Name of Action: Comprehensive Plan and Generic Environmental Impact Statement for the Town of Hartford
CERTIFICATION OF FINDINGS TO APPROVE
Having considered the Draft and Final GEIS, and having considered the preceding written facts and conclusions relied upon to meet the requirements of 6 NYCRR 617.9, this Statement of Findings certifies that:
1. The requirements of 6 NYCRR Part 617 have been met;
2. Consistent with the social, economic and other essential considerations from among the reasonable alternatives thereto, the action approved is one which minimizes or avoids adverse environmental effects to the maximum extent practicable; including the effects disclosed in the environmental impact statement, and
3. Consistent with social, economic and other essential considerations, to the maximum extent practicable, adverse environmental effects revealed in the environmental impact statement process will be minimized or avoided by incorporating as conditions to the decision those mitigating measures which were identified as practicable.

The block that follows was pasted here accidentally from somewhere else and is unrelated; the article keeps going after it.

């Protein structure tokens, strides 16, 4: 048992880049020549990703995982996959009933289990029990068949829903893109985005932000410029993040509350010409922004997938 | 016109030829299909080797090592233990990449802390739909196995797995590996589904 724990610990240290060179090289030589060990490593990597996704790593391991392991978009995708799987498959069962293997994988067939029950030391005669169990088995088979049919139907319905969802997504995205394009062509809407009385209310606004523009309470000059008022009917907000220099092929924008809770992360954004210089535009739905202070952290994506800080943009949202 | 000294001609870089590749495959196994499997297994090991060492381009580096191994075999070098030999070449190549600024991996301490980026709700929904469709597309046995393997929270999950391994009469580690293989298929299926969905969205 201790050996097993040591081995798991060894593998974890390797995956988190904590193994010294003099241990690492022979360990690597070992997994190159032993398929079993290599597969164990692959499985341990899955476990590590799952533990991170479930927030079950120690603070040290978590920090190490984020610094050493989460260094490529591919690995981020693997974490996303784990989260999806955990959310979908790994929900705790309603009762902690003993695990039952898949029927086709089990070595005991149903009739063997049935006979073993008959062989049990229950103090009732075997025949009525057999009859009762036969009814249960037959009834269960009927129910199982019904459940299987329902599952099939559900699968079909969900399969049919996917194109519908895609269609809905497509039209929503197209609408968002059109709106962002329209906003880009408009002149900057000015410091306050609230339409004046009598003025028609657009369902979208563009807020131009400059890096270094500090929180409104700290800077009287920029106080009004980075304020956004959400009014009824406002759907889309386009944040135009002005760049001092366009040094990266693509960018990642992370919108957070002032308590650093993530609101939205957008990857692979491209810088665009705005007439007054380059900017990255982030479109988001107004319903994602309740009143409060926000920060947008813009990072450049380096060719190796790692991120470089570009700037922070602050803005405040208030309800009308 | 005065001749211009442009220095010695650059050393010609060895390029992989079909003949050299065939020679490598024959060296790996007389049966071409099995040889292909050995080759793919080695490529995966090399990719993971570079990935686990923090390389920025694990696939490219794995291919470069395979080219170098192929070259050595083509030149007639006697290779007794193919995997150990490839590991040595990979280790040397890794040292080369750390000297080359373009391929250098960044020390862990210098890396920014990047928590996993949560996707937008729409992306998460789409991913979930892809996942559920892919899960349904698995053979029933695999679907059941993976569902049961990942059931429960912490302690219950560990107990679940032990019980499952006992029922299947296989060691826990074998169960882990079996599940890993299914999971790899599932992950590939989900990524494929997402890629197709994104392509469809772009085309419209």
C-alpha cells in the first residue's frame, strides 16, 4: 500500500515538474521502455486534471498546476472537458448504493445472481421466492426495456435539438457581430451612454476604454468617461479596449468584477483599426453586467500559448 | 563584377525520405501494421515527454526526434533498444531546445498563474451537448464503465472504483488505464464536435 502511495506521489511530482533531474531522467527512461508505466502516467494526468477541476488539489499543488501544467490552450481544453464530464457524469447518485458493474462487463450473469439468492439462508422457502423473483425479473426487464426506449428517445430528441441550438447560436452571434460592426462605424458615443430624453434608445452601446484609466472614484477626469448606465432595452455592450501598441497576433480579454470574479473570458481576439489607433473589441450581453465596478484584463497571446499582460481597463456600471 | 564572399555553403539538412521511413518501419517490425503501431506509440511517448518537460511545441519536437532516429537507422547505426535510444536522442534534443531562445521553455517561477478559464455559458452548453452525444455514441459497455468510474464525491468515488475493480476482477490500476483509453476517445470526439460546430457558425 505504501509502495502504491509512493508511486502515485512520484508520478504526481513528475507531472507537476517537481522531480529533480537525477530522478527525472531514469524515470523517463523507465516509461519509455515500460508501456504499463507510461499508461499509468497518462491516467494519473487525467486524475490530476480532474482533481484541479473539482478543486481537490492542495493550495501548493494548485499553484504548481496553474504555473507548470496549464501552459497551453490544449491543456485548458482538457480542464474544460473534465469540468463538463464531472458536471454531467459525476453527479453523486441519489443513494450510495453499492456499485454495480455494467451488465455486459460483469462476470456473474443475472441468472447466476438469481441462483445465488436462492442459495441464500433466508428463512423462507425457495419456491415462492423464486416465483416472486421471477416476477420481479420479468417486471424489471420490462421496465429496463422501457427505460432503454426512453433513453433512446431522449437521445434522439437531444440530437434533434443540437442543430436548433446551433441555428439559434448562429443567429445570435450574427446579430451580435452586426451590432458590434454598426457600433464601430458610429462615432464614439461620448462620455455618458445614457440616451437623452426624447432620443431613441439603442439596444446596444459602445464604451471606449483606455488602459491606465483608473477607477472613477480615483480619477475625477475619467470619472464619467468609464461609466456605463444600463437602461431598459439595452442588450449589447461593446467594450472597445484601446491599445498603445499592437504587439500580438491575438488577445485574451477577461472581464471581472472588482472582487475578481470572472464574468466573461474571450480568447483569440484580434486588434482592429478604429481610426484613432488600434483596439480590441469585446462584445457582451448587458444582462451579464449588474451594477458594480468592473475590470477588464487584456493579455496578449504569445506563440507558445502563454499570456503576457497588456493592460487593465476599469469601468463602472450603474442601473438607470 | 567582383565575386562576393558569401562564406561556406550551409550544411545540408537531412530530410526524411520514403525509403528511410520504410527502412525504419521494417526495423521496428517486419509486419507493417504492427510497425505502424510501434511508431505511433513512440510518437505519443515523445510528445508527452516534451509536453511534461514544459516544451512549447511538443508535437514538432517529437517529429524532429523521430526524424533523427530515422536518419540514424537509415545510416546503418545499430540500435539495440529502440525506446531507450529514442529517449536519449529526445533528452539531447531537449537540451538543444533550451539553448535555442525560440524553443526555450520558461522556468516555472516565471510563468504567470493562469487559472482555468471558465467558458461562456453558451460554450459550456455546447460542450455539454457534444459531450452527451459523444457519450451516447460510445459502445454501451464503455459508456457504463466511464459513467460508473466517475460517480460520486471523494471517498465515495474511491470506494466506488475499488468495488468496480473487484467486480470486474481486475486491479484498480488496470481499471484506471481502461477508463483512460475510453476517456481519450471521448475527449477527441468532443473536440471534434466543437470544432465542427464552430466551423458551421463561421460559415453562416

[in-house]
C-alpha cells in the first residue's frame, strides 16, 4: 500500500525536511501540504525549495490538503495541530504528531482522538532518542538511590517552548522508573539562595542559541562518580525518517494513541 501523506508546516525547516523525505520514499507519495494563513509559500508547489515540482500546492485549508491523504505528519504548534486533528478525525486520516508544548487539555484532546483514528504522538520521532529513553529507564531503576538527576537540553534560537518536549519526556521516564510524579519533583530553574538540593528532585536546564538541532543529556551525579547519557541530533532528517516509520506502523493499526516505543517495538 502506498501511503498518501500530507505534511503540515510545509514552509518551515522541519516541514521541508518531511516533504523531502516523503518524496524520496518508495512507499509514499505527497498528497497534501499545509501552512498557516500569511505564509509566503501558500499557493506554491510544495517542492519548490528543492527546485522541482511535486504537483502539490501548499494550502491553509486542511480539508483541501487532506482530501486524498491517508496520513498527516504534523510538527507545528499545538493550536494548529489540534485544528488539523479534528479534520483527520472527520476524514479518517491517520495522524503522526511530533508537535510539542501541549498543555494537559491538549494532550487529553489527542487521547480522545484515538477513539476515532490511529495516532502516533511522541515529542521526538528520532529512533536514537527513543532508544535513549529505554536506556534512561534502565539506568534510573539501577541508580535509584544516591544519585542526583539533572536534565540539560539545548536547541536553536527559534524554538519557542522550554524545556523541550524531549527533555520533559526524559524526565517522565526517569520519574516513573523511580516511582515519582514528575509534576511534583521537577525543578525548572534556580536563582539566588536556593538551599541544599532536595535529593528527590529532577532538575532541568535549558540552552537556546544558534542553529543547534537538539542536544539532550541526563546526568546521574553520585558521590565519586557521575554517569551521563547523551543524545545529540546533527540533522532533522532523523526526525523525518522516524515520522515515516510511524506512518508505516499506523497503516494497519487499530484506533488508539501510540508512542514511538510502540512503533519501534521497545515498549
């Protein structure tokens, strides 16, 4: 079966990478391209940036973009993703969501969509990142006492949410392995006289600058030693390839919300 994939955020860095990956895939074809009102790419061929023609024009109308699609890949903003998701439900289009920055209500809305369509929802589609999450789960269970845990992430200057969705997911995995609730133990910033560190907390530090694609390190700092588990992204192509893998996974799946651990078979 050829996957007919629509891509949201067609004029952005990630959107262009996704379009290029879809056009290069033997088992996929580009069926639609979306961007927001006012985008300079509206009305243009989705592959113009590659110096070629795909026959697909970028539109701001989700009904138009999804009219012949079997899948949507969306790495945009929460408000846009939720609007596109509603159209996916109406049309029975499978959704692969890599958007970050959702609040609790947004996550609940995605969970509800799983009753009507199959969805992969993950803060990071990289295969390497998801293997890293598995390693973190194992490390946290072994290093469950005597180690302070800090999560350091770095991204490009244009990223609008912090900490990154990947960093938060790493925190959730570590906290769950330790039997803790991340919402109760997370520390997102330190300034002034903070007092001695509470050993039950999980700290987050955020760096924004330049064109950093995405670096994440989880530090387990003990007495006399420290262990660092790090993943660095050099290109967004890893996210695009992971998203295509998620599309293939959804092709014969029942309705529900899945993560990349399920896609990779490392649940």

4. Consistent with the applicable policies of Article 42 of the Executive Law, as implemented by 19 NYCRR 600.5, this action will achieve a balance between the protection of the environment and the need to accommodate social and economic considerations.
Hartford Town Board
Signature of Responsible Official Name of Responsible Official
Title of Responsible Official Date
Address of Agency